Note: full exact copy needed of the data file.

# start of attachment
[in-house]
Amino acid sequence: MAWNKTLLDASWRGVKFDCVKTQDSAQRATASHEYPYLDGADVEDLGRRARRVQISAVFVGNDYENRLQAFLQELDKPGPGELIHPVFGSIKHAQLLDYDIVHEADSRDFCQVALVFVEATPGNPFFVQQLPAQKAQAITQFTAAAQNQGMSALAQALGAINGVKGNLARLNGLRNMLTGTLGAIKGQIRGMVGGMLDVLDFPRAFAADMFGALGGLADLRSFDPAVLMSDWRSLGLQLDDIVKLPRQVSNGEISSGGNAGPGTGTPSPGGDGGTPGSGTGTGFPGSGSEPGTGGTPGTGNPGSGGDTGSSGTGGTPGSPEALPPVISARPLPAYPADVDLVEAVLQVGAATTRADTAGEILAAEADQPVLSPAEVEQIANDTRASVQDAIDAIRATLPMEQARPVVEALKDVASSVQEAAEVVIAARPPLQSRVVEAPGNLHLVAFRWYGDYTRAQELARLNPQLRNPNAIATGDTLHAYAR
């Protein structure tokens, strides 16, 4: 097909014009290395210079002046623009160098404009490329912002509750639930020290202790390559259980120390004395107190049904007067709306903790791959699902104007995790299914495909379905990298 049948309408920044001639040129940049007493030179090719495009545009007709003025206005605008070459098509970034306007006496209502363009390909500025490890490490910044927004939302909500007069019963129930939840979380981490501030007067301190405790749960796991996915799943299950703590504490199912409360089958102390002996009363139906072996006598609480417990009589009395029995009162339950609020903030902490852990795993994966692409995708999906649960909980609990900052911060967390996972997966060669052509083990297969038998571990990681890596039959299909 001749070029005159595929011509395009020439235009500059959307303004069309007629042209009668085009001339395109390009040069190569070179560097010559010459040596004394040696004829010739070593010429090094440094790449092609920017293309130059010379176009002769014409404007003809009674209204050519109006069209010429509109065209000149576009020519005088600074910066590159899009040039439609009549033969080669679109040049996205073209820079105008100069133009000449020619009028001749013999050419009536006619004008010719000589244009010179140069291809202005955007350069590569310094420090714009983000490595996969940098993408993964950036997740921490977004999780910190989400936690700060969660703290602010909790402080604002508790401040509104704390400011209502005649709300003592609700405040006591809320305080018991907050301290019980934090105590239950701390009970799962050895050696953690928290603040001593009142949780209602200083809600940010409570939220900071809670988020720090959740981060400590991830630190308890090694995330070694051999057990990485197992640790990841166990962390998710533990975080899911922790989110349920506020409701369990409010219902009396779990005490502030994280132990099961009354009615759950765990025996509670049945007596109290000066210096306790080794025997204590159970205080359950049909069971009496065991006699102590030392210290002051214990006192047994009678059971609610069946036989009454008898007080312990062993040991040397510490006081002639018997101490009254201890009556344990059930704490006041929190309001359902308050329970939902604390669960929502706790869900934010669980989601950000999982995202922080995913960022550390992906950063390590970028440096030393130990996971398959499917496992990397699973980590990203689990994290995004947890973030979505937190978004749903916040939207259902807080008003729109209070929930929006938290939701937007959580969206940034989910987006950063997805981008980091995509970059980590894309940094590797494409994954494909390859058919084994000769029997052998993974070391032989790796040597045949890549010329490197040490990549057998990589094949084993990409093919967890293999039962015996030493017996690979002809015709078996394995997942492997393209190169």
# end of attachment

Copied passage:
[in-house]
Amino acid sequence: MAWNKTLLDASWRGVKFDCVKTQDSAQRATASHEYPYLDGADVEDLGRRARRVQISAVFVGNDYENRLQAFLQELDKPGPGELIHPVFGSIKHAQLLDYDIVHEADSRDFCQVALVFVEATPGNPFFVQQLPAQKAQAITQFTAAAQNQGMSALAQALGAINGVKGNLARLNGLRNMLTGTLGAIKGQIRGMVGGMLDVLDFPRAFAADMFGALGGLADLRSFDPAVLMSDWRSLGLQLDDIVKLPRQVSNGEISSGGNAGPGTGTPSPGGDGGTPGSGTGTGFPGSGSEPGTGGTPGTGNPGSGGDTGSSGTGGTPGSPEALPPVISARPLPAYPADVDLVEAVLQVGAATTRADTAGEILAAEADQPVLSPAEVEQIANDTRASVQDAIDAIRATLPMEQARPVVEALKDVASSVQEAAEVVIAARPPLQSRVVEAPGNLHLVAFRWYGDYTRAQELARLNPQLRNPNAIATGDTLHAYAR
């Protein structure tokens, strides 16, 4: 097909014009290395210079002046623009160098404009490329912002509750639930020290202790390559259980120390004395107190049904007067709306903790791959699902104007995790299914495909379905990298 049948309408920044001639040129940049007493030179090719495009545009007709003025206005605008070459098509970034306007006496209502363009390909500025490890490490910044927004939302909500007069019963129930939840979380981490501030007067301190405790749960796991996915799943299950703590504490199912409360089958102390002996009363139906072996006598609480417990009589009395029995009162339950609020903030902490852990795993994966692409995708999906649960909980609990900052911060967390996972997966060669052509083990297969038998571990990681890596039959299909 001749070029005159595929011509395009020439235009500059959307303004069309007629042209009668085009001339395109390009040069190569070179560097010559010459040596004394040696004829010739070593010429090094440094790449092609920017293309130059010379176009002769014409404007003809009674209204050519109006069209010429509109065209000149576009020519005088600074910066590159899009040039439609009549033969080669679109040049996205073209820079105008100069133009000449020619009028001749013999050419009536006619004008010719000589244009010179140069291809202005955007350069590569310094420090714009983000490595996969940098993408993964950036997740921490977004999780910190989400936690700060969660703290602010909790402080604002508790401040509104704390400011209502005649709300003592609700405040006591809320305080018991907050301290019980934090105590239950701390009970799962050895050696953690928290603040001593009142949780209602200083809600940010409570939220900071809670988020720090959740981060400590991830630190308890090694995330070694051999057990990485197992640790990841166990962390998710533990975080899911922790989110349920506020409701369990409010219902009396779990005490502030994280132990099961009354009615759950765990025996509670049945007596109290000066210096306790080794025997204590159970205080359950049909069971009496065991006699102590030392210290002051214990006192047994009678059971609610069946036989009454008898007080312990062993040991040397510490006081002639018997101490009254201890009556344990059930704490006041929190309001359902308050329970939902604390669960929502706790869900934010669980989601950000999982995202922080995913960022550390992906950063390590970028440096030393130990996971398959499917496992990397699973980590990203689990994290995004947890973030979505937190978004749903916040939207259902807080008003729109209070929930929006938290939701937007959580969206940034989910987006950063997805981008980091995509970059980590894309940094590797494409994954494909390859058919084994000769029997052998993974070391032989790796040597045949890549010329490197040490990549057998990589094949084993990409093919967890293999039962015996030493017996690979002809015709078996394995997942492997393209190169």